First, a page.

Limbaugh called African American voters who voted for Cochran “Uncle Toms”, referencing the racial stereotype that emerged from the play and minstrel show adaptations of Harriet Beecher Stowe’s acclaimed anti-slavery novel, Uncle Tom’s Cabin. The term, often levied at African Americans, refers to individuals who are “traitors” to their identity, or are weak or subservient to dominant identity groups. Stowe’s depiction of the character Uncle Tom was quite different, suggesting that Limbaugh - among many others - has probably not read the text.

The use of “Uncle Tom” is prevalent in not just politics, but in entertainment, sports and news-media. Yet, all instances represent a failed interpretation of Stowe’s novel. What are ways we can mitigate the use of this racial slur? How can we inform and educate those who have not read Uncle Tom’s Cabin? If you have read the novel, what do you think of the use of “Uncle Tom” today? Have you ever witnessed the term being used? What did you do about it? Share below!

For more on the character Uncle Tom, visit the Stowe Center for our free exhibit Who Is Uncle Tom?, which examines the evolution of Stowe’s title character from a strong, Christ-like figure to a racial slur.

Tuesday, July 1, 2014

Honoring the anniversary of Harriet Beecher Stowe's passing

Mrs. Stowe lived all her active life in high thoughts and in high companionship. Her sympathies were always with the oppressed, she was always the champion of intellectual and religious freedom. Whatever rank she will finally assume in the world of letters, it is evident that history must hold her one of the great influencers in her generation. 
- Hartford Courant, July 2, 1896

On July 1, 1896, at around 12 o'clock noon, Harriet Beecher Stowe passed away in her Hartford home on Forest Street. Her death sparked the publication of obituaries and editorials across the country which reflected on her life and work and paid tribute to her lasting impact on the world.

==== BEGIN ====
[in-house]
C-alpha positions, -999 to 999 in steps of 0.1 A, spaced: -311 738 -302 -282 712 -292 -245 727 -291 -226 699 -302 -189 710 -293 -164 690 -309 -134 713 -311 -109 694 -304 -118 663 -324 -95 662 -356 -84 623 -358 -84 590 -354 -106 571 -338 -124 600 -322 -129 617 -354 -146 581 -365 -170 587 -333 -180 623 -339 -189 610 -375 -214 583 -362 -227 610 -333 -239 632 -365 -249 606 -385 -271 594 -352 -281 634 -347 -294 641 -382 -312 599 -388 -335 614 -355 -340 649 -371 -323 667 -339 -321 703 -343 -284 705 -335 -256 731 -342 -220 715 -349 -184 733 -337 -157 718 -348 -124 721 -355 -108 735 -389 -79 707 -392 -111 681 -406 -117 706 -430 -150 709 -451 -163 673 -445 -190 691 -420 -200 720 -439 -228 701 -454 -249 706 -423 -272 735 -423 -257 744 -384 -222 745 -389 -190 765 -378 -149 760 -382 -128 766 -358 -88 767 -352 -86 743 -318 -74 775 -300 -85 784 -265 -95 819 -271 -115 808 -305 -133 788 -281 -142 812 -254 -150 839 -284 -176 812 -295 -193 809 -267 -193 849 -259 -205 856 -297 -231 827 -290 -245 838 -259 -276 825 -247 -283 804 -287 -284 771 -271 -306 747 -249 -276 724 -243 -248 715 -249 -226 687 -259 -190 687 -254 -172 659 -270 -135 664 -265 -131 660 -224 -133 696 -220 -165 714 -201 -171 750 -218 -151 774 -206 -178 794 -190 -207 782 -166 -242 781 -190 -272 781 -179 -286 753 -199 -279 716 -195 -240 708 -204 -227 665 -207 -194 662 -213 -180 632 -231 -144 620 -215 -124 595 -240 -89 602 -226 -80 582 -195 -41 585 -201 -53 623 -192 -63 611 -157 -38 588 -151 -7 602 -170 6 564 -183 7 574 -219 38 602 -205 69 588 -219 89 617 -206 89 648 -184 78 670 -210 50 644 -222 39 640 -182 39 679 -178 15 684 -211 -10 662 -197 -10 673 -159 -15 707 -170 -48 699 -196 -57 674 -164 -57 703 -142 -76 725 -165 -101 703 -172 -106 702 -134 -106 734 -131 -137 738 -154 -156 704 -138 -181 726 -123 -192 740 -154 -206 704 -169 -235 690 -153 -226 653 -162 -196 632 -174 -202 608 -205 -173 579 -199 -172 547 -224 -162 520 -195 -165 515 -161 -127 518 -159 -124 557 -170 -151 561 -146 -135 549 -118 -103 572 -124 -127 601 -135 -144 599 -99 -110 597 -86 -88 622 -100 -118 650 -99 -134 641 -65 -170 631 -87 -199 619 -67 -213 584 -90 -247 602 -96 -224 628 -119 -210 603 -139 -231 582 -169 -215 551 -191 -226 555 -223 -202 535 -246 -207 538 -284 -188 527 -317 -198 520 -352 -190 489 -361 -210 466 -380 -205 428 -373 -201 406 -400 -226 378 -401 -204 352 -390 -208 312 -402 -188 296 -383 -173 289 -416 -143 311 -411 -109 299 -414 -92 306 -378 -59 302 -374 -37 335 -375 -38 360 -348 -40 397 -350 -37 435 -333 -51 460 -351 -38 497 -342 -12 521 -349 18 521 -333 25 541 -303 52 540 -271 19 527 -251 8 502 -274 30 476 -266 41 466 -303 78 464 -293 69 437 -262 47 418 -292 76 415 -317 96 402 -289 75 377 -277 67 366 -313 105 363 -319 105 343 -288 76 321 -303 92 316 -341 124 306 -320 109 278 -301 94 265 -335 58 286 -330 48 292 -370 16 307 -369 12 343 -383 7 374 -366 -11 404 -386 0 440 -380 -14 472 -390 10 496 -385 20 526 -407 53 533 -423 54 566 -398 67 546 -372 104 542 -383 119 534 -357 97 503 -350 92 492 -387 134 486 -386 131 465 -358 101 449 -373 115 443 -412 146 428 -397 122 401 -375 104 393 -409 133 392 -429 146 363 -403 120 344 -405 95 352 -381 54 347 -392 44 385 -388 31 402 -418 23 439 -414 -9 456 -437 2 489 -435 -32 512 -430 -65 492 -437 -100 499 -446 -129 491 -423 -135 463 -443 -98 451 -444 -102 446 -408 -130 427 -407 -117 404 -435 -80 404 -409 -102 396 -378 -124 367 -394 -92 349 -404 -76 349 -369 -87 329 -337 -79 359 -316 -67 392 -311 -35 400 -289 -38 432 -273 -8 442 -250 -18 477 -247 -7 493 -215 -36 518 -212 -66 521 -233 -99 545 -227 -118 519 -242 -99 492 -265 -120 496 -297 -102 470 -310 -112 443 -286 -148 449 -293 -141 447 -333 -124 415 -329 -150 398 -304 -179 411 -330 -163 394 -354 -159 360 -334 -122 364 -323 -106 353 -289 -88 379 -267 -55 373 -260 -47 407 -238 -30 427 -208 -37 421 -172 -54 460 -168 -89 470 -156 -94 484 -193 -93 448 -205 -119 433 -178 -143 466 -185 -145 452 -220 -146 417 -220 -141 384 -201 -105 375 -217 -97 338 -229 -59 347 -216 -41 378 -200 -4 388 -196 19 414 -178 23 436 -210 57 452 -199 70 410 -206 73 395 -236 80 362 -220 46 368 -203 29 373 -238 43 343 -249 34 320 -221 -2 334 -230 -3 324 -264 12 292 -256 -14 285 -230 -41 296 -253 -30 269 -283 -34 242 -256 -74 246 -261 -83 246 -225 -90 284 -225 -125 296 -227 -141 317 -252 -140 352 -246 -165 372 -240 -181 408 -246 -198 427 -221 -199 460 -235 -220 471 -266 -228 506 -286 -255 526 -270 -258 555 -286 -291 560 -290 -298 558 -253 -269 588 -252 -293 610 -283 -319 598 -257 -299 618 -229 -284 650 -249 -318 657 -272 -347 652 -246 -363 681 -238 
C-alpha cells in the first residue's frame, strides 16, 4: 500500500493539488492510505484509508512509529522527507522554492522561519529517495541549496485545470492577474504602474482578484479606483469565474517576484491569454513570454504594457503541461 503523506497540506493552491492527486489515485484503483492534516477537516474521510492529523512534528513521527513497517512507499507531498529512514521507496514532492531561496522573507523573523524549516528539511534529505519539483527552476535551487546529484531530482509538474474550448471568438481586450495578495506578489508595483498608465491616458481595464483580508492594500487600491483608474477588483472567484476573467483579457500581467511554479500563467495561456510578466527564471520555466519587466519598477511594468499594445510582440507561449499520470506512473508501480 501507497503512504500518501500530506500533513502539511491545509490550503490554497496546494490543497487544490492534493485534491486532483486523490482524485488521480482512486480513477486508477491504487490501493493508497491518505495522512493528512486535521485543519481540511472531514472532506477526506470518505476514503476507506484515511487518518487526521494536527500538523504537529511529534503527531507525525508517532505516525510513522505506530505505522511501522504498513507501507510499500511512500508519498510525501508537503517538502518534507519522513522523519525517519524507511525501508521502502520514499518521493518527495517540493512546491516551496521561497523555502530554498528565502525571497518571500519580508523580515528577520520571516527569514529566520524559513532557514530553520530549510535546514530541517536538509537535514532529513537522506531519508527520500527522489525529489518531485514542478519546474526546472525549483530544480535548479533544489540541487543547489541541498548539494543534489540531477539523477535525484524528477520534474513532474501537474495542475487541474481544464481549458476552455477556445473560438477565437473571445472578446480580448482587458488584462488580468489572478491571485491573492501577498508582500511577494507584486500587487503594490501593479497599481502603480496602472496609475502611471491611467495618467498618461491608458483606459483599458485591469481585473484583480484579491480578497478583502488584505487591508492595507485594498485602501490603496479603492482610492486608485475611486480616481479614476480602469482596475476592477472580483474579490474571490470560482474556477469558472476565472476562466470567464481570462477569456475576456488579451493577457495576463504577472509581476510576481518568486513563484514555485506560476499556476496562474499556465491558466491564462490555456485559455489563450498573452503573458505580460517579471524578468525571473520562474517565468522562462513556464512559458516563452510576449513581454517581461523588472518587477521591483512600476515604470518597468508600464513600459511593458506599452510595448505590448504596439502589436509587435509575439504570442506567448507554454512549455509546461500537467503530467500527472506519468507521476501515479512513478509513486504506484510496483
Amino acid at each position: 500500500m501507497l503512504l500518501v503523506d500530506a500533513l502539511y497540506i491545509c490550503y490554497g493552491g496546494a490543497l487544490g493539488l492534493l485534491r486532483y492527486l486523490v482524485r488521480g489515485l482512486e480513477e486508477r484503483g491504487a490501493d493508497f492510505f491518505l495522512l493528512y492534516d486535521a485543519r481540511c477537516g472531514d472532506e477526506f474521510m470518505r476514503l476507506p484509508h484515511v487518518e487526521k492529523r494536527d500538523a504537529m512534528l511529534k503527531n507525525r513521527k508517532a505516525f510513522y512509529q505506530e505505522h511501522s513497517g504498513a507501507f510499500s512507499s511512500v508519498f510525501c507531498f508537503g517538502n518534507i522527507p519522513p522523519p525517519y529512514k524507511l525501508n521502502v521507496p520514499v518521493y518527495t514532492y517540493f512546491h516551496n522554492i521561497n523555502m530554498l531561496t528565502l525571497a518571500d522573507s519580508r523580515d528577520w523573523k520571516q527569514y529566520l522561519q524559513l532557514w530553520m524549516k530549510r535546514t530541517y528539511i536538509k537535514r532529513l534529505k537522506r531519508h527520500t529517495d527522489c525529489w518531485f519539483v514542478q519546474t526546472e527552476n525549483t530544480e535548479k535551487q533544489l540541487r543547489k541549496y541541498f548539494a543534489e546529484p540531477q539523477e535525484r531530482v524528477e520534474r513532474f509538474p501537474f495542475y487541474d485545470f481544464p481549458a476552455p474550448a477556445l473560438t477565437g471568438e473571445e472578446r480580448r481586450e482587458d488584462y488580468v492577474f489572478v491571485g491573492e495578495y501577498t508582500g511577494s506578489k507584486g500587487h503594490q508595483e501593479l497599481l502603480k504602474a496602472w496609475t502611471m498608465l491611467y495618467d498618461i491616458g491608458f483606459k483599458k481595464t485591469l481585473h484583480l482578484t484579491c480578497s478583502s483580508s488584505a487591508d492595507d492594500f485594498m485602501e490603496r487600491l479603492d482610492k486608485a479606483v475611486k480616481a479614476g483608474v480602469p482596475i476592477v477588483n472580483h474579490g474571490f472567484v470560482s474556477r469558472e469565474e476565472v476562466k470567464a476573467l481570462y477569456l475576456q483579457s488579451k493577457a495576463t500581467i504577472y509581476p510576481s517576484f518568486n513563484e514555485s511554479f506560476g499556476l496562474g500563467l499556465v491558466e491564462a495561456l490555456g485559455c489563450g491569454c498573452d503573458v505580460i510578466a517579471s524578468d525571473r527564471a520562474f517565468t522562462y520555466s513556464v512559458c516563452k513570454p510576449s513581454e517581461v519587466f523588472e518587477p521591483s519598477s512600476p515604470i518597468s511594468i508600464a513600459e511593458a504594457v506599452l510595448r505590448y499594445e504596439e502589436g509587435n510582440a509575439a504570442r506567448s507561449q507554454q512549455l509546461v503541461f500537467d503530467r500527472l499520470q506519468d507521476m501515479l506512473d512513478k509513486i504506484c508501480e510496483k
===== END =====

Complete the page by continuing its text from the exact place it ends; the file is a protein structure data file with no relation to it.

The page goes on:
As we honor the anniversary of Stowe's passing, we'd like to know how you emulate her commitment to improving the world. What is the issue that will push or has pushed you to take action? We encourage you to share an issue you care about below, and how you will honor Stowe's memory and create positive change today. What will you do? 

No wonder that she touched the human heart. No wonder she moved a nation's conscience. So do a few brief words show the power with which Harriet Beecher Stowe roused the conscience of a nation and made ready the way for the great deliverance. We may not have her gift of nature...we may not have her genius, but we can all have that which was greatest of all in her - a love that sees and plans, a love to reaches out to every loving soul, a love that counts not its life dear...but gladly lays down life for those it loves.
- Hartford Courant, July 23, 1896

Want to get in shape and fight #humantrafficking this summer? Check out @Love146's #treadontrafficking

Are you an activist looking to both take action and get in shape this summer? If so, check out Love146's Tread on Trafficking campaign which encourages you to put the active in activism. As a result of the campaign, people across the world are using their "workout for something greater by running, swimming, biking or jogging in the name of abolition." One such activist is Laura Hagen of California who is leading a group of 4 moms who will run 146 miles in 46 days. You can read her story and those of others below and on the Love146 blog.

Is there an exercise routine you could use to raise money to fight human trafficking? How can you use your summer workout to create positive change around modern day slavery?